The birds quickly find my offerings

PUBLISHED: 13:12 11 May 2007 | UPDATED: 22:47 28 May 2010

Creating a garden from scratch is very rewarding, especially if you are creating one with wildlife in mind. I am in this lucky position at the moment, having moved fairly recently, and am spending an inappropriately large amount of time checking for any l

Creating a garden from scratch is very rewarding, especially if you are creating one with wildlife in mind.

I am in this lucky position at the moment, having moved fairly recently, and am spending an inappropriately large amount of time checking for any little bit of new growth on my newly planted trees and shrubs and staring out of my patio to see what birds are investigating my feeders, tables and birdbath.

It has amazed me how quickly the neighbourhood's birdlife has found this new food resource and habitat and particularly pleasing is how it has come without much established cover.

Overweight woodpigeons (a pair and their youngster) rule the roost currently at the ground-feeding table and slightly down the pecking order, the collared doves, come in when their larger cousins have had their fill.

It is good to be getting some birds of conservation concern in the form of house sparrows and starlings and hopefully they will become more regular as the trees grow up and they can feel a bit more secure from predators.

Luckily, cats don't seem to be a problem at all as in many areas. I have only seen one around and it didn't seem to be lurking with intent in the hope of catching any birds.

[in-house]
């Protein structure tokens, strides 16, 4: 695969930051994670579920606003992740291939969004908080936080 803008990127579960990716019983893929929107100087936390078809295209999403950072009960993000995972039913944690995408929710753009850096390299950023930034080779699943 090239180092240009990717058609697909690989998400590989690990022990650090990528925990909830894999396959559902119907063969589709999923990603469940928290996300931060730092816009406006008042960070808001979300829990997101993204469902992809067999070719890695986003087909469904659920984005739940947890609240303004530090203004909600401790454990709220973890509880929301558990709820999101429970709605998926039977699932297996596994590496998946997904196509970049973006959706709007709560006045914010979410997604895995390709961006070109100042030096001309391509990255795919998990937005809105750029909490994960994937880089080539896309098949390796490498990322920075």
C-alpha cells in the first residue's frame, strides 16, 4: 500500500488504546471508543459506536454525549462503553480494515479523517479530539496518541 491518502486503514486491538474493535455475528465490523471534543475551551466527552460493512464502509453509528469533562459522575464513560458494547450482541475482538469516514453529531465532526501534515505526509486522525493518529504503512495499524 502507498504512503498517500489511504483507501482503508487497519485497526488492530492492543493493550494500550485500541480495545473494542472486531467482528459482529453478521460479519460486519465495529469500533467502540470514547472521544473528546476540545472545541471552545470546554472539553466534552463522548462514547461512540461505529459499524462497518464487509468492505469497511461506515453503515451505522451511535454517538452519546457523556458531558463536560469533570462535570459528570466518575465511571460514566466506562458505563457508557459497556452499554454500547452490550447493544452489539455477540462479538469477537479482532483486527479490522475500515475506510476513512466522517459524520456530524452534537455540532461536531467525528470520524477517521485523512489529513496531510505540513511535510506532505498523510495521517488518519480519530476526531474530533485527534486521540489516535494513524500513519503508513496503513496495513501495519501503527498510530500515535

A word of advice though about being prepared. I have a nyjer seed feeder and a bag of seed, which is very attractive to goldfinches. I hadn't put it up yet as I didn't think a relatively shy bird like the goldfinch would be ready to visit just yet with the lack of cover, but to my delight (and then horror) early one morning, a pair dropped in and flew on to the pole feeder I have where the nyjer feeder could be screwed on.

One seemed happy with sunflower hearts during its visit, but I couldn't help thinking I had blown my chance of really enticing these colourful birds back. Time will tell as I now have the nyjer feeder and seed installed.

Being a big butterfly fan, buddleia bushes have been built into the plan and they should put on a spurt of growth over the next few months before their nectar-rich flowers start to attract butterflies and silvery moths.

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